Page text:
The left hand side part of the final plot can then be built as follow:

``````# set a custom nudge value
nudge_value=.6

p_main=
df_long %>%

# the following 3 lines of code are the same
ggplot(aes(x=value,y=labels)) +
geom_line(aes(group=labels), color="#E7E7E7", linewidth=3.5) +
geom_point(aes(color=name), size=3) +

# but we want geom_text for the data callouts and the legend

# data callout
geom_text(aes(label=value, color=name),
size=3.25,
nudge_x=if_else(
df_long\$value==df_long\$max, # if it's the larger value...
nudge_value,   # move it to the right of the point
-nudge_value), # otherwise, move it to the left of the point
hjust=if_else(
df_long\$value==df_long\$max, #if it's the larger value
0, # left justify
1),# otherwise, right justify
)+

# legend
geom_text(aes(label=name, color=name),
data=. %>% filter(gap==max(gap)),
nudge_y =.5,
fontface="bold",
size=3.25)+

theme_minimal() +
theme(legend.position = "none",
axis.text.y = element_text(color="black"),
axis.text.x = element_text(color="#989898"),
axis.title = element_blank(),
panel.grid = element_blank()
) +
labs(x="%",y=NULL) +
scale_color_manual(values=c("#436685", "#BF2F24")) +

#extend the y-axis otherwise the legend is cut off
coord_cartesian(ylim=c(1, 7.5)) +

#display percentages with % appended
scale_x_continuous(labels = scales::percent_format(scale = 1))

p_main`````` # Gap section (right part)

The Gap figure on the right hand side must be created too. Pew formats the gap values in a particular way:

1. Colors by party

2. Adds “+” to the beginning of the gap value if positive

3. Adds “R” or “D” to the end of the gap value

Let’s do that!

``````df_gap=
df %>%  # note i am using df and not df_long
mutate(
label=fct_reorder(labels, abs(gap)), #order label by descending gaps

# we need a column for the party with the max value
gap_party_max=if_else(
Rep==max,
"R",
"D"
),

# format gap values
gap_label=
paste0("+", abs(gap), gap_party_max) %>%
fct_inorder() #turns into factor to bake in the order
)

df_gap``````

And then the plot:

``````p_gap=
df_gap %>%
ggplot(aes(x=gap,y=labels)) +
geom_text(aes(x=0, label=gap_label, color=gap_party_max),
fontface="bold",
size=3.25) +

geom_text(aes(x=0, y=7), # 7 because that's the # of y-axis values
label="Diff",
nudge_y =.5, # match the nudge value of the main plot legend
fontface="bold",
size=3.25) +

theme_void() +
coord_cartesian(xlim = c(-.05, 0.05),
ylim=c(1,7.5) # needs to match main plot
)+
theme(
plot.margin = margin(l=0, r=0, b=0, t=0), #otherwise it adds too much space
panel.background = element_rect(fill="#EFEFE3", color="#EFEFE3"),
legend.position = "none"
)+
scale_color_manual(values=c("#436685", "#BF2F24"))

p_gap`````` # Combine figures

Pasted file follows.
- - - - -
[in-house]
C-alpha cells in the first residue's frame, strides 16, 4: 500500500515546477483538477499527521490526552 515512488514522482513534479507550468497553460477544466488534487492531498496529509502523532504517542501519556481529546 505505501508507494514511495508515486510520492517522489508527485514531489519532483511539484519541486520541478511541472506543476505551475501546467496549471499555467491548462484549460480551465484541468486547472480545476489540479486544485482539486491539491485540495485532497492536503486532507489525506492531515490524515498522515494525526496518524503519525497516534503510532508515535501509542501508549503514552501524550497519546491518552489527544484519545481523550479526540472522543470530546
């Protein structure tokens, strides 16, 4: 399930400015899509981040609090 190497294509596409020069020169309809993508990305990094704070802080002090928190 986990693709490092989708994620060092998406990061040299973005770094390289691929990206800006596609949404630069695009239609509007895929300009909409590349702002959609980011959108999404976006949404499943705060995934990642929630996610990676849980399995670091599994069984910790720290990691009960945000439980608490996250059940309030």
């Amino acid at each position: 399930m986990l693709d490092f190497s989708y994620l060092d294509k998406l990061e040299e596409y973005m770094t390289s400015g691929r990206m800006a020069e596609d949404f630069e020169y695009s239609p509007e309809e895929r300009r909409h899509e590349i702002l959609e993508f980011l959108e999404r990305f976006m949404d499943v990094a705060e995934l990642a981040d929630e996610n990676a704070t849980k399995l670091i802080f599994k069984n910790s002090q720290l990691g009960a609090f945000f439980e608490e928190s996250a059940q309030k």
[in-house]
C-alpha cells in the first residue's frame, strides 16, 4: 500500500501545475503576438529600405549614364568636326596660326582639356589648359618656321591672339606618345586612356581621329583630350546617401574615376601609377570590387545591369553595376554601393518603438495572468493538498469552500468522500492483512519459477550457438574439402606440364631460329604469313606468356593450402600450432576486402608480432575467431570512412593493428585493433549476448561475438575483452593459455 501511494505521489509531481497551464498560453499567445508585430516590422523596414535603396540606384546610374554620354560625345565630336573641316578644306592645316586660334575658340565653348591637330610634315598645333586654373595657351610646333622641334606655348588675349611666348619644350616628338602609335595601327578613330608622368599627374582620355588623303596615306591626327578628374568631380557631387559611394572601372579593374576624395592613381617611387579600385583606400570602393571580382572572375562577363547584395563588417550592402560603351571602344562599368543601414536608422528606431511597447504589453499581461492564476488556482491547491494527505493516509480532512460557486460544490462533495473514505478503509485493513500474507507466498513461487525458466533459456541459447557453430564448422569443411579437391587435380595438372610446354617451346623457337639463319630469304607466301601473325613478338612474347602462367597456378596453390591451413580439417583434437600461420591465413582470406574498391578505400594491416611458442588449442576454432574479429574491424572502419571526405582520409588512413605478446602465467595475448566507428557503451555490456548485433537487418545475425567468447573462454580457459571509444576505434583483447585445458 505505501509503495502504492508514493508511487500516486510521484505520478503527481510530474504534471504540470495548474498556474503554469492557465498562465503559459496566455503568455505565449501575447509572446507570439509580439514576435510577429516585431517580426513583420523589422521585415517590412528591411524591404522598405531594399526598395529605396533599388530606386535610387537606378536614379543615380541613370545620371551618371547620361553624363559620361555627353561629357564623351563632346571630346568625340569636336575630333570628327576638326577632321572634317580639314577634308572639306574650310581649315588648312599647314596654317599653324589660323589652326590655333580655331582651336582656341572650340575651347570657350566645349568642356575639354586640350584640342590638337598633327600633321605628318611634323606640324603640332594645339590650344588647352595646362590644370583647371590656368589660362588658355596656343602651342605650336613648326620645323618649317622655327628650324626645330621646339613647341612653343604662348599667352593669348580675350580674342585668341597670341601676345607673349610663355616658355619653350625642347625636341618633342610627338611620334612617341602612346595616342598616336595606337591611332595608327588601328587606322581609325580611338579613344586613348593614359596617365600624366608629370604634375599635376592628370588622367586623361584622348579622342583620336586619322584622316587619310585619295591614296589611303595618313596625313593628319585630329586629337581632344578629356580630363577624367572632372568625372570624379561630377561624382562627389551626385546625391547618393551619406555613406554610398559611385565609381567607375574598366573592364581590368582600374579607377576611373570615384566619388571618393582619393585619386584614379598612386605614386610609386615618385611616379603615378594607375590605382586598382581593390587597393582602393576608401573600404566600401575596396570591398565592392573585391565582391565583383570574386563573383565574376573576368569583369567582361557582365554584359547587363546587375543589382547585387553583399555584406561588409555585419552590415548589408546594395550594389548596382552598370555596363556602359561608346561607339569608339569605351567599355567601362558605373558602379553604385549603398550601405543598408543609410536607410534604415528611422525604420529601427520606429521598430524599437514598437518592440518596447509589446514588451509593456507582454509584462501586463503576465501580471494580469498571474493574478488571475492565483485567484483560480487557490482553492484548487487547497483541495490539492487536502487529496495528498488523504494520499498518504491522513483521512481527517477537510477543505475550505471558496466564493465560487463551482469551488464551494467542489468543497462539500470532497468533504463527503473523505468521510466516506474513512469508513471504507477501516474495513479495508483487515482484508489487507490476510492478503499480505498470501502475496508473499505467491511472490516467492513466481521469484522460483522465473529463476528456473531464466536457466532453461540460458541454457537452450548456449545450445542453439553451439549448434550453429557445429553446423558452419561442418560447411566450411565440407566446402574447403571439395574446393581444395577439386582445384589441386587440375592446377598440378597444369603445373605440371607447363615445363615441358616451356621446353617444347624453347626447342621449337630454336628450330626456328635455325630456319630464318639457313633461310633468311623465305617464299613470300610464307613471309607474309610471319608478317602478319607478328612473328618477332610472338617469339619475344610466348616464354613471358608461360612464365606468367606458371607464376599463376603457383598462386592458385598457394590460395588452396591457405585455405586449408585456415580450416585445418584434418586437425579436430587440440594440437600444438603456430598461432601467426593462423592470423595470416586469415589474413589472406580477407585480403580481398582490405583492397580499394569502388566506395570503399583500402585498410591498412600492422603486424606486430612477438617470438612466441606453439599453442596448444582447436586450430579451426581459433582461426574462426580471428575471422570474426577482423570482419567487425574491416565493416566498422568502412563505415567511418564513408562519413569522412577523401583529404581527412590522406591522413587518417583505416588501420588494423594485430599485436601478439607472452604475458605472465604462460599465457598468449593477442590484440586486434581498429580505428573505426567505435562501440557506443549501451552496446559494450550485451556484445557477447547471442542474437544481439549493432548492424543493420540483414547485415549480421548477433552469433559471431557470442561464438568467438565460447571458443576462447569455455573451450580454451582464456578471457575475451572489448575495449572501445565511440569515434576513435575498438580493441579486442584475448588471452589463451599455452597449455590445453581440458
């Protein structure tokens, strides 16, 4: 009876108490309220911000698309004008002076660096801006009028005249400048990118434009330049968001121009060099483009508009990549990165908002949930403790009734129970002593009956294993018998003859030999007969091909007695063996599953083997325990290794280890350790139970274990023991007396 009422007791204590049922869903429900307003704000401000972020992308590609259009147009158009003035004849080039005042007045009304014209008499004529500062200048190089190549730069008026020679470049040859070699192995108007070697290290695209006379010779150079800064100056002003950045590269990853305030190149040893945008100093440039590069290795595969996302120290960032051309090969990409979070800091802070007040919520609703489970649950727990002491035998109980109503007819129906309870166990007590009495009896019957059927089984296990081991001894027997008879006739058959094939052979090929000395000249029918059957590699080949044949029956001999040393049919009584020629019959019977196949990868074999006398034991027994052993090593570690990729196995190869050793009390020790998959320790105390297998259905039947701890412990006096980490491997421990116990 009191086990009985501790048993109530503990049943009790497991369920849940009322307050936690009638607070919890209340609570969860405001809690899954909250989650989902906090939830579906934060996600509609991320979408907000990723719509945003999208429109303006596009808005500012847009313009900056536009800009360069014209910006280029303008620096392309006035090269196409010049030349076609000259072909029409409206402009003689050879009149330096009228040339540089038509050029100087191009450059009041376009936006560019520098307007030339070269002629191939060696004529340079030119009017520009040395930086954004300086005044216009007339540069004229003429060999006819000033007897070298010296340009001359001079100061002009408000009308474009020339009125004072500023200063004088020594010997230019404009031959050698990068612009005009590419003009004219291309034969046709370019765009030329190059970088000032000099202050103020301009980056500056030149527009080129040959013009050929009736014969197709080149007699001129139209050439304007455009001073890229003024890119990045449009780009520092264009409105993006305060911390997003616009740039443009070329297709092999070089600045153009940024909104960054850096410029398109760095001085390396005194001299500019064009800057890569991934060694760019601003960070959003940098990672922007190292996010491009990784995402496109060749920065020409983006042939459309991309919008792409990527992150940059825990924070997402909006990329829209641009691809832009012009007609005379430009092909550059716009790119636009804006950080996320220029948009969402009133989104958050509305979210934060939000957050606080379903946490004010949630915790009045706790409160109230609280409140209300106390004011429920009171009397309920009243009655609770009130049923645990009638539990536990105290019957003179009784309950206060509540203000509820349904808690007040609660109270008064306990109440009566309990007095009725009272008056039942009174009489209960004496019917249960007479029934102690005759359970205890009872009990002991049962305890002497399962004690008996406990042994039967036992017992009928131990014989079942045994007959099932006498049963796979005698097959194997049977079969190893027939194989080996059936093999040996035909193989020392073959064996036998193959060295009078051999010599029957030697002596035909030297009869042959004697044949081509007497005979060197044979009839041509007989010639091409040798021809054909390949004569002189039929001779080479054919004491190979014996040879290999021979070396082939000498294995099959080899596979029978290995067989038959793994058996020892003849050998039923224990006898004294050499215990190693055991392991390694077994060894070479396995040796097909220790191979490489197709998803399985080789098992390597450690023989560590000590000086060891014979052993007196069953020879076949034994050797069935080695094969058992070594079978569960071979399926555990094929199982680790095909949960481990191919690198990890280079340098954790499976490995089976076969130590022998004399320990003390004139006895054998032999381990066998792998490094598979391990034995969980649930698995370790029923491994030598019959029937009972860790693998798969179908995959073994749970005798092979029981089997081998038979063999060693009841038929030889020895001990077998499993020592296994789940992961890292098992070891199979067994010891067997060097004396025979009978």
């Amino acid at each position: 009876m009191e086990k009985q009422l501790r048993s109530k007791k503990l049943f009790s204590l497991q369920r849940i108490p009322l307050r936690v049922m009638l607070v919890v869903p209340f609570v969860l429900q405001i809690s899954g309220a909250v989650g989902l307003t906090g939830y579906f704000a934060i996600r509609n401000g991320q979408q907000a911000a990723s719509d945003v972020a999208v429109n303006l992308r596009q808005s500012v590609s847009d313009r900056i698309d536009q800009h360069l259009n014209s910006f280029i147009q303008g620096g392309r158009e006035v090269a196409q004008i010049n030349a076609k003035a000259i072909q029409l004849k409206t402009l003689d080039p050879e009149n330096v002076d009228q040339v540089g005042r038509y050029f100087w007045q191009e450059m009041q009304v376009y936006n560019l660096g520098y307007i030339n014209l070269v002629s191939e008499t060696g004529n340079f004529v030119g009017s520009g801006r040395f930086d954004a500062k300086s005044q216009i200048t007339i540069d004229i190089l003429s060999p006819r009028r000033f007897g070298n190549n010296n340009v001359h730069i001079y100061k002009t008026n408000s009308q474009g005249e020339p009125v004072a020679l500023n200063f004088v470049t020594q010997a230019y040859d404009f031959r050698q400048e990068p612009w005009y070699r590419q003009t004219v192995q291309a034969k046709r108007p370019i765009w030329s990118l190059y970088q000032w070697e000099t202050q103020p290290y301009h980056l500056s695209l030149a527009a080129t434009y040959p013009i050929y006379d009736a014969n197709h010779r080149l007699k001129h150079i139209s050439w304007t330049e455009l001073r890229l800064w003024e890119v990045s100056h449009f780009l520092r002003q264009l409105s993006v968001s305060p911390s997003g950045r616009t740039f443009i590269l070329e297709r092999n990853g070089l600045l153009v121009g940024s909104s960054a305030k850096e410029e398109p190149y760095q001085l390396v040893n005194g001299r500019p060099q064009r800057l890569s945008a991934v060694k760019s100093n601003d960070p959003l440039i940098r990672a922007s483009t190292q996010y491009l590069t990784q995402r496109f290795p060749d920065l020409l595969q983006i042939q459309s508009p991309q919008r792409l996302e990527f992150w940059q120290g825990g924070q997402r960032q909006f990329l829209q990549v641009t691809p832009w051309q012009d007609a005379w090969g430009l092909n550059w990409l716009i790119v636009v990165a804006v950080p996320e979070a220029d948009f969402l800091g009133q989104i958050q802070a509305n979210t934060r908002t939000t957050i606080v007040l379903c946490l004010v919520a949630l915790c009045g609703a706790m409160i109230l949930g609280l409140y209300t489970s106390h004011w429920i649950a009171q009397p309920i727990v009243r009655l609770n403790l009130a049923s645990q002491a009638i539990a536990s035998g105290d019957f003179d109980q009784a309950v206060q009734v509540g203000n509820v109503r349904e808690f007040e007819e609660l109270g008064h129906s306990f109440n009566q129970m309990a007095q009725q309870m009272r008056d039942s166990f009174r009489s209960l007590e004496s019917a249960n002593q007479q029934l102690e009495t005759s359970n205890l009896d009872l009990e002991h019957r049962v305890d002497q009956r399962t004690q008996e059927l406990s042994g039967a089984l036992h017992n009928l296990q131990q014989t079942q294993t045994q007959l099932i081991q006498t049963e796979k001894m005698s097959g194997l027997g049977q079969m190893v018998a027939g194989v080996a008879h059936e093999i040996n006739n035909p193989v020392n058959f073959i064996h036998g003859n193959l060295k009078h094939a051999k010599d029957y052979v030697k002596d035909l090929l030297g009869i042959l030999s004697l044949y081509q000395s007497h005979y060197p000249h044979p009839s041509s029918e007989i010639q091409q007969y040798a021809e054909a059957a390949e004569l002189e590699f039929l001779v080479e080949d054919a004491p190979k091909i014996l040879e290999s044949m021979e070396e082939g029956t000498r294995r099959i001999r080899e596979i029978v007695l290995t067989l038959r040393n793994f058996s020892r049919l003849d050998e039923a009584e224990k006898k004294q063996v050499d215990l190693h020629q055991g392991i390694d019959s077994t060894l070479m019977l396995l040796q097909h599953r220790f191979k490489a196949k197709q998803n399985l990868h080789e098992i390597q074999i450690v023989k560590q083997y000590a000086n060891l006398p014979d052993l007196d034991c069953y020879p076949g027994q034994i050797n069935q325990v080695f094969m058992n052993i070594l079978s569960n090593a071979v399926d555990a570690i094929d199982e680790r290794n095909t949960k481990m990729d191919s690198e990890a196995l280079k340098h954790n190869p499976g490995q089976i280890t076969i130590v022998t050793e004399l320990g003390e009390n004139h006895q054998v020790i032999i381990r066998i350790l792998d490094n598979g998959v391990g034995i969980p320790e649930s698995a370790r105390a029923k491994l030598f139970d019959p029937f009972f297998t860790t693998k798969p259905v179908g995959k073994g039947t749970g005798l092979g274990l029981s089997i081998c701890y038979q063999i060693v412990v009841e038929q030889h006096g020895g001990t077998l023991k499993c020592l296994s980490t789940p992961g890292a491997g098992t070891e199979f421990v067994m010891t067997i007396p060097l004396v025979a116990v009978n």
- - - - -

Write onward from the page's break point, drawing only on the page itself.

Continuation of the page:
Use the package `patchwork` to put together your final figure. You’ll need to play around with `plot_layout()` a bit to get your figures to fit together how you want.

``````p_whole=
# syntax from `patchwork`
p_main + p_gap + plot_layout(design=
c(
area(l=0,  r=45, t=0, b=1), # defines the main figure area
area(l=46, r=52, t=0, b=1)  # defines the gap figure area
))

p_whole`````` # The End

And there it is! To summarize: making the basic figure is quite easy, but adding all the little extras to make it more readable takes a lot more tweaking.

Some final notes:

• If you look at the original Pew figure, they sort it by party, and then gap. There is not a built-in tidyverse way to do this, but `reorder_within()` from the r package `tidytext` might be able to. See https://juliasilge.com/blog/reorder-within.

• To pull colors from existing figures, I use a free color picker program for Windows called Color Cop.

• Your y-axis labels might be long statements, which don’t automatically wrap and then push the plot area so that it’s more narrow. I find it helpful to use `str_wrap()` for those cases. See this tutorial.

• The dumbbell chart is a variation on the more simple lollipop chart, which only has one datapoint per row. You can find a different implementation of a dumbbell chart on the wonderful resource R Graph Gallery: https://r-graph-gallery.com/web-extended-dumbbell-plot-ggplot2.html.

• This was inspired by this tweet from Andy Luttrell asking for help with the name of the type of chart and how to create it. On the name: it’s called a dumbbell chart because the gap line, if unmodified, is thin. But just as often you see the lines as thick as the points, and then they don’t really look like dumbbells anymore. Maybe it should be called a gap chart.

• I took the `patchwork` approach from Kat Hoffman, who used it for forest plots created with ggplot: https://www.khstats.com/blog/forest-plots.

• If you have feedback or questions or just want to connect, you can find my contact info on my webpage: fuhred.com.

Thank you for reading! I hope you had as much fun following along as I did making this! – Fred Duong

Related chart types

## Contact

This document is a work by Yan Holtz. Any feedback is highly encouraged. You can fill an issue on Github, drop me a message on Twitter, or send an email pasting yan.holtz.data with gmail.com.